The Food and Drug Administration recently approved the marketing of three new tobacco products featured in the Vuse product line. Vuse’s approval marks the first time an electronic nicotine delivery system product has ever been authorized by the FDA.
“The authorizations are an important step toward ensuring all new tobacco products undergo the FDA’s robust, scientific premarket evaluation. The manufacturer’s data demonstrates its tobacco-flavored products could benefit addicted adult smokers who switch to these products – either completely or with a significant reduction in cigarette consumption – by reducing their exposure to harmful chemicals,” said Mitch Zeller, J.D., director of the FDA’s Center for Tobacco Products.
The FDA said it approved these products because they found that study participants who used only the authorized products were exposed to fewer harmful and potentially harmful ingredients from aerosols compared to users of combusted cigarettes.
The FDA added that they considered the product’s appeal to youths in their decision.
“The potential benefit to smokers who switch completely or significantly reduce their cigarette use, would outweigh the risk to youth, provided the applicant follows post-marketing requirements aimed at reducing youth exposure and access to the products,” according to the FDA.
Both nicotine and cannabis can be consumed via vaping, and health experts and safety advocates have concerns about what’s in the cartridges. Even so, E-cigarettes and vape pens have exploded in popularity in the past decade.
The device uses a battery to heat up a specialized liquid into an aerosol that’s inhaled. In addition to nicotine, “e-juice” can contain propylene glycol, flavorings and other chemicals, according to the American Lung Association, which cautions people to be wary of such ingestion methods.
“Studies have found that even e-cigarettes claiming to be nicotine-free contain trace amounts of nicotine,” according to the American Lung Association. “Additionally, when the e-liquid heats up, more toxic chemicals are formed.”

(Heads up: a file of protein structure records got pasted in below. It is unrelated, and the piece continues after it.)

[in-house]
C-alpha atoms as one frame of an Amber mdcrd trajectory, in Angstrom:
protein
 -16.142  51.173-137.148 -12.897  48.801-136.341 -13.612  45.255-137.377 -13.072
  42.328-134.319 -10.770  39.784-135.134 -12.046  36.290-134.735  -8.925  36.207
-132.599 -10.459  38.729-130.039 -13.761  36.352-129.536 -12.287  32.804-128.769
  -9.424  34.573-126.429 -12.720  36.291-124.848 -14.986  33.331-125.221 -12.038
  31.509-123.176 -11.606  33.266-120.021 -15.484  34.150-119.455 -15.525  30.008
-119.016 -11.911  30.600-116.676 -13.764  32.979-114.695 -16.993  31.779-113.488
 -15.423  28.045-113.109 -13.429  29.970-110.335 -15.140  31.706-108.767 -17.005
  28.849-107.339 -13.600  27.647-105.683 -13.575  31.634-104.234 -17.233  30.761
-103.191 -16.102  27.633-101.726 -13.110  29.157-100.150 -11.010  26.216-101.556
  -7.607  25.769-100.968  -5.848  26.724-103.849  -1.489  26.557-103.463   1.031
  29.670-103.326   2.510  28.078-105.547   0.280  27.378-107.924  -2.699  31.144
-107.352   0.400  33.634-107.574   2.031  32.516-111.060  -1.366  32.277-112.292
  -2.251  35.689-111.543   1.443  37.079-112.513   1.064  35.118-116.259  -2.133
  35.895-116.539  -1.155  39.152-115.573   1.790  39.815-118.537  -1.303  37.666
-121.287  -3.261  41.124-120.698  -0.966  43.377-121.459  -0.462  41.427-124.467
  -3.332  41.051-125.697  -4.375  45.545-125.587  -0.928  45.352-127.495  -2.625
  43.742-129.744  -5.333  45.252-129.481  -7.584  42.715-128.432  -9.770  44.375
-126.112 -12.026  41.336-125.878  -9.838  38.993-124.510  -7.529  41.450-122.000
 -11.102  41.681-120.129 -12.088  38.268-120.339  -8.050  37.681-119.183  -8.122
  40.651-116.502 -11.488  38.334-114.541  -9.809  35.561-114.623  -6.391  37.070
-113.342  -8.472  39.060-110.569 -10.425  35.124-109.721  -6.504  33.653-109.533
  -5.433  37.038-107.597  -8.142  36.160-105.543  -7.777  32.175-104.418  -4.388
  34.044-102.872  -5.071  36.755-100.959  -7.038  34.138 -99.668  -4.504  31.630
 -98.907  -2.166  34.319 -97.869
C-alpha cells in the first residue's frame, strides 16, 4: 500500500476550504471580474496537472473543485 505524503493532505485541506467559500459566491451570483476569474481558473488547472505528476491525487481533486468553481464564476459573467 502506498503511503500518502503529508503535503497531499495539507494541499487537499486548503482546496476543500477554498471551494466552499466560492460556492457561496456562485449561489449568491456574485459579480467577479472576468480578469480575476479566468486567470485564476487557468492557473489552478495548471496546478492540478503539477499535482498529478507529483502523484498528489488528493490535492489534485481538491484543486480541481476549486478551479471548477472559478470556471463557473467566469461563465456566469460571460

Other chemicals include acrolein — an herbicide; diethylene glycol — a chemical used in antifreeze; and benzene — a volatile organic compound found in car exhaust.
“The inhalation of harmful chemicals can cause irreversible lung damage and lung disease,” according to the American Lung Association.
The American Lung Association also doubts that e-cigarettes can help people kick the habit.
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“If smokers are ready to quit smoking for good, they should call 1-800-QUIT NOW or talk with their doctor about finding the best way to quit using proven methods and FDA-approved treatments and counseling,” according to the agency.
But what about cannabis?
Smoking cannabis with a vape or e-cigarette provides a fast way for medical cannabis patients to get relief. For example, a patient with arthritis might have a hard time crumbling flower for use in a joint or pipe, while a vape pen with a simple to insert cartridge offers easier access.
The Society of Cannabis Clinicians, a non-profit of physicians and healthcare professionals dedicated to the education and research support of cannabis for medical use, also sounded off on the issue.
In response to a questionnaire, 67 members of the Society of Cannabis Clinicians gave a wide range of suggestions for safer vaping.
The society recommends vaping flower only — that means avoiding oil-filled cartridges.
They also suggested vaporizing only organic products, using vape products without any additives and using on the lowest heat setting that will produce vapor.
Jahan Marcu, PhD, the chief science officer and co-founder of the International Research Center on Cannabis and Health, said the vape crisis affects people of all age ranges.
“It’s made possible by an unregulated and illicit market,” Dr. Marcu said. “The underground market has no quality control and cannot be relied upon to give patients safe options.”
Cartridges may also include additives or thinning agents, such as Vitamin E acetate. Vape cartridges with oils high in diluents and emulsifiers have led to the epidemic of lung damage, he said.
Jordan Guinn is a published journalist with bylines in the San Francisco Chronicle, the Los Angeles Times, the Stockton Record and more. He’s covered everything from agriculture, to violent crime to water.